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Unblu 7 (latest)

The collaboration server supports a wide range of configuration properties. See the configuration properties reference.

While most configuration properties can be set dynamically (and in different scopes, see Agent Desk Settings on the running server using the configuration editor UI on the various scopes in the agent desk UI), some configuration properties must already be known when the Unblu server starts up.

This page describes the steps required to use configuration settings in your server installation.

Configuration settings keys are case insensitive. For better readability, configuration setting keys are written in camel case in the documentation and references.

Using configuration files

The most common way to set (immutable) configuration settings is to use a configuration file. Configuration files use the Java properties file format.

To use a configuration file, you need to specify where the collaboration server should load the configuration file from using the com.unblu.propertyoverlay JNDI or Java System Property.

The value of com.unblu.propertyoverlay (JNDI or Java System Property) must point to a valid Java properties file. It can be a local file system path (absolute or relative) or any valid URL supported by Java (i.e. http://<host>/<pathtoconfigurationfile>; or file:///etc/unblu/unblu-configuration.properties). We recommend always using forward slashes ("/") as the delimiter between path elements (also on Windows systems), as using other delimiters (such as back slashes) only works if they are escaped properly.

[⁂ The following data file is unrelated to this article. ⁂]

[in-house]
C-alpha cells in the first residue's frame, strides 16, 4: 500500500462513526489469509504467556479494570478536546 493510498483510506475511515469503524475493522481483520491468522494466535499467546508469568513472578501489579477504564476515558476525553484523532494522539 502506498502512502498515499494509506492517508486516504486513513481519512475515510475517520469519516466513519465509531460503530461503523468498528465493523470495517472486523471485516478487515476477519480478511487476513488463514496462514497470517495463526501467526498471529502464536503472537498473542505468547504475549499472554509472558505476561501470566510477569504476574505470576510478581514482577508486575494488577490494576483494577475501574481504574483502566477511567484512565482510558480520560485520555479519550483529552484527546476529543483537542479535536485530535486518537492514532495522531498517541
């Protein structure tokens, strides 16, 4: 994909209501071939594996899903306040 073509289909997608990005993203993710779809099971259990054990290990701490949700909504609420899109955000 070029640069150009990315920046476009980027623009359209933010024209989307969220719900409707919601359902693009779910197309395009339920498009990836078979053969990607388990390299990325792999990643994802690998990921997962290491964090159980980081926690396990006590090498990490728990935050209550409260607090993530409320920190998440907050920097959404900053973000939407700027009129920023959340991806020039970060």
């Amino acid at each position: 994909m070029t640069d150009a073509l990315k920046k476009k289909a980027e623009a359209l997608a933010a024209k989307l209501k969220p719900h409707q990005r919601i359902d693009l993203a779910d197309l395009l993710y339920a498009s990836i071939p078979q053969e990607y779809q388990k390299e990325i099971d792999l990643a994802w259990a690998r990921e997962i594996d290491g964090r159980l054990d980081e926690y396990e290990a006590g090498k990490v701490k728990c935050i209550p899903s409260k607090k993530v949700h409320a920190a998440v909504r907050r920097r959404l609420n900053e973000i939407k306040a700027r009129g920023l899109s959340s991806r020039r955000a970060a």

How JNDI Properties are set depends on the server software you are using. On Tomcat, for instance, JNDI properties can be set using Environment Entries in the Context configuration file ($CATALINA_BASE_DIR/conf/Catalina/localhost/ROOT.xml for the root context in a default tomcat setup).


	<Environment name="product" value="product.com.unblu.enterprise.universe.sso" type="java.lang.String" override="false"/>
	<Environment name="com.unblu.propertyoverlay" value="42x-sso.properties" type="java.lang.String" override="false"/>
	<Environment name="com.unblu.textoverlay" value="42x-sso-text.properties" type="java.lang.String" override="false"/>

For more on configuring JNDI for your servlet container see the following links:

How Java System Properties are specified depends on the server software you are using. A general way to set the com.unblu.propertyoverlay Java System Property is using the following notation when the Java process is started:

java -Dcom.unblu.propertyoverlay=/etc/unblu/unblu-configuration.properties com.mycompany.mypackage.MyMainClass

Many Java Application Servers support OS environment variables for setting additional Java System Properties. Tomcat, for instance, supports the "JAVA_OPTS" OS environment variable for declaring additional System Properties.

# example that adds a com.unblu.propertyoverlay System Property using the JAVA_OPTS environment variable
export JAVA_OPTS="$JAVA_OPTS -Dcom.unblu.propertyoverlay=/etc/unblu/unblu-configuration.properties"

Configuration file format